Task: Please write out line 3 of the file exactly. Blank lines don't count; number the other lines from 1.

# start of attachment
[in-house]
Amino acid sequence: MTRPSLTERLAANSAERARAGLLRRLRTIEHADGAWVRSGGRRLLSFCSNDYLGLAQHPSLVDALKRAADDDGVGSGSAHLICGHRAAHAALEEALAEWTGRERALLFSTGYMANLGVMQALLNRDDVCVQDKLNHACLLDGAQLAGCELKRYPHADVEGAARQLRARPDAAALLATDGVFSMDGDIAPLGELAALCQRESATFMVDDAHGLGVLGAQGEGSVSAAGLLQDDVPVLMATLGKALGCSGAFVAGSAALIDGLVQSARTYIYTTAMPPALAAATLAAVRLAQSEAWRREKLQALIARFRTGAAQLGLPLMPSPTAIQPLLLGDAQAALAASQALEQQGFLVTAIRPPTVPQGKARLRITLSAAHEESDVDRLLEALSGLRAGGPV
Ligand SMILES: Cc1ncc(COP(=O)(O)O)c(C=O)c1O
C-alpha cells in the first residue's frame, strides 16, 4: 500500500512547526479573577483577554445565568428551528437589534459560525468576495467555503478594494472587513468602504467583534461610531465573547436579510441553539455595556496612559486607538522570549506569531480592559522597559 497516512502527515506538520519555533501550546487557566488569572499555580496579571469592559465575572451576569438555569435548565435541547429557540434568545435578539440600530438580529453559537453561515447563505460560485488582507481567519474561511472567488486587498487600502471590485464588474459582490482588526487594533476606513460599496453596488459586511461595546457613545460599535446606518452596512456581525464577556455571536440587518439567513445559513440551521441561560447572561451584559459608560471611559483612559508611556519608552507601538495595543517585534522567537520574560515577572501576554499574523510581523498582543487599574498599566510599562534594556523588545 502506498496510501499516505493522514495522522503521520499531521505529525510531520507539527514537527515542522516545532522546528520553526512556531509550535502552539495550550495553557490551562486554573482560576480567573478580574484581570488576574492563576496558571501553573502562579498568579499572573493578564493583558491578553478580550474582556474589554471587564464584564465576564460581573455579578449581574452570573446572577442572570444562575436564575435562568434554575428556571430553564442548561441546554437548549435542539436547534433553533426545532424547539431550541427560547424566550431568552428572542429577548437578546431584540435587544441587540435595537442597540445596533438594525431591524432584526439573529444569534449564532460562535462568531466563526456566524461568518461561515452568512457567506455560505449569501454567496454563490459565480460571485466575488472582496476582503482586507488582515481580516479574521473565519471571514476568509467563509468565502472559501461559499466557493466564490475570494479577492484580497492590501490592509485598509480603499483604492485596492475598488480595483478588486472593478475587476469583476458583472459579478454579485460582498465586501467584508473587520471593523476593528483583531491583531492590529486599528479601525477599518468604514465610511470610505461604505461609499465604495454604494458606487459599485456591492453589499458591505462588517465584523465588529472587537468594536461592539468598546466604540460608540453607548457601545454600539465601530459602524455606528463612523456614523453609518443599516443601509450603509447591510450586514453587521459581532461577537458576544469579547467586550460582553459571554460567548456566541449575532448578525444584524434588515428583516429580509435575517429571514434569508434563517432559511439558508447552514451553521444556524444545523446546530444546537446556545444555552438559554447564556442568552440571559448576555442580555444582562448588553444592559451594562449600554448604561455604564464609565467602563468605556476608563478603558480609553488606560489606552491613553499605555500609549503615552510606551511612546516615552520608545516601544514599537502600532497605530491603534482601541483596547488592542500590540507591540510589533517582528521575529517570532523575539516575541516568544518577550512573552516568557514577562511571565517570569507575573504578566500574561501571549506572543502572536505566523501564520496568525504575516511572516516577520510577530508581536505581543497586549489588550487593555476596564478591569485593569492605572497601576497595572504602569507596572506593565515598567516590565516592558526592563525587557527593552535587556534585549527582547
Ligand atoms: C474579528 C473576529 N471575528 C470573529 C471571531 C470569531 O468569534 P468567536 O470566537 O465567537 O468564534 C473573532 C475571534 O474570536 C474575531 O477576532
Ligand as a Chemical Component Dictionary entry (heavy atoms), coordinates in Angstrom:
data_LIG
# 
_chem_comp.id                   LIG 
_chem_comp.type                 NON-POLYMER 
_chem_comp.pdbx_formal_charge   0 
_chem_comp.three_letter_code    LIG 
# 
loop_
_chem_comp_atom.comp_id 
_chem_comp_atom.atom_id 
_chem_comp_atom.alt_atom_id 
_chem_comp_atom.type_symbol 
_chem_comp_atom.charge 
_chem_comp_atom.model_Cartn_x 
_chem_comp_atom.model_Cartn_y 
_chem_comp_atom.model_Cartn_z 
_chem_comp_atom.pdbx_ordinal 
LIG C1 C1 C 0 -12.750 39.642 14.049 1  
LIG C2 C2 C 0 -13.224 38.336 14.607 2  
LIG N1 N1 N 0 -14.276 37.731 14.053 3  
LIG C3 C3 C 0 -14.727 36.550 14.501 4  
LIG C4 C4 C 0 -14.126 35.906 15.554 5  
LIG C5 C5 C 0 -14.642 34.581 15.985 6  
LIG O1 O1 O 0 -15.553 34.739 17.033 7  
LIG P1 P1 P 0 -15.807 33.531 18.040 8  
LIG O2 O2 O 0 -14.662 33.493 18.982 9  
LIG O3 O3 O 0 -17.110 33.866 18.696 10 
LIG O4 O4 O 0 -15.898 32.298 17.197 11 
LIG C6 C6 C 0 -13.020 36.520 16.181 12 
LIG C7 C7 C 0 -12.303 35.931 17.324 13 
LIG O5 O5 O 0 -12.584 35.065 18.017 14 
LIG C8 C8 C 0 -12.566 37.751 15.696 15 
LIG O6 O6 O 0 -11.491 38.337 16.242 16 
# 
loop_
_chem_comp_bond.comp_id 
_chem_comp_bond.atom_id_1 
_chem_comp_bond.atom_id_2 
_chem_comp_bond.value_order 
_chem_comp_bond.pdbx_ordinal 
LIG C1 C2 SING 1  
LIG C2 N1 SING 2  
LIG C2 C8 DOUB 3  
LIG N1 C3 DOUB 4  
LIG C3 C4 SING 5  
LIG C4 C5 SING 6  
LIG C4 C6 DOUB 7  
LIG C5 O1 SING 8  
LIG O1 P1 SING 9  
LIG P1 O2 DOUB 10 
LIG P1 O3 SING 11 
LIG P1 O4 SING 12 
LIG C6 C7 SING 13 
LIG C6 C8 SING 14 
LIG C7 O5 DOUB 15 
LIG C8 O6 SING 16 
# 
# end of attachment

Ligand SMILES: Cc1ncc(COP(=O)(O)O)c(C=O)c1O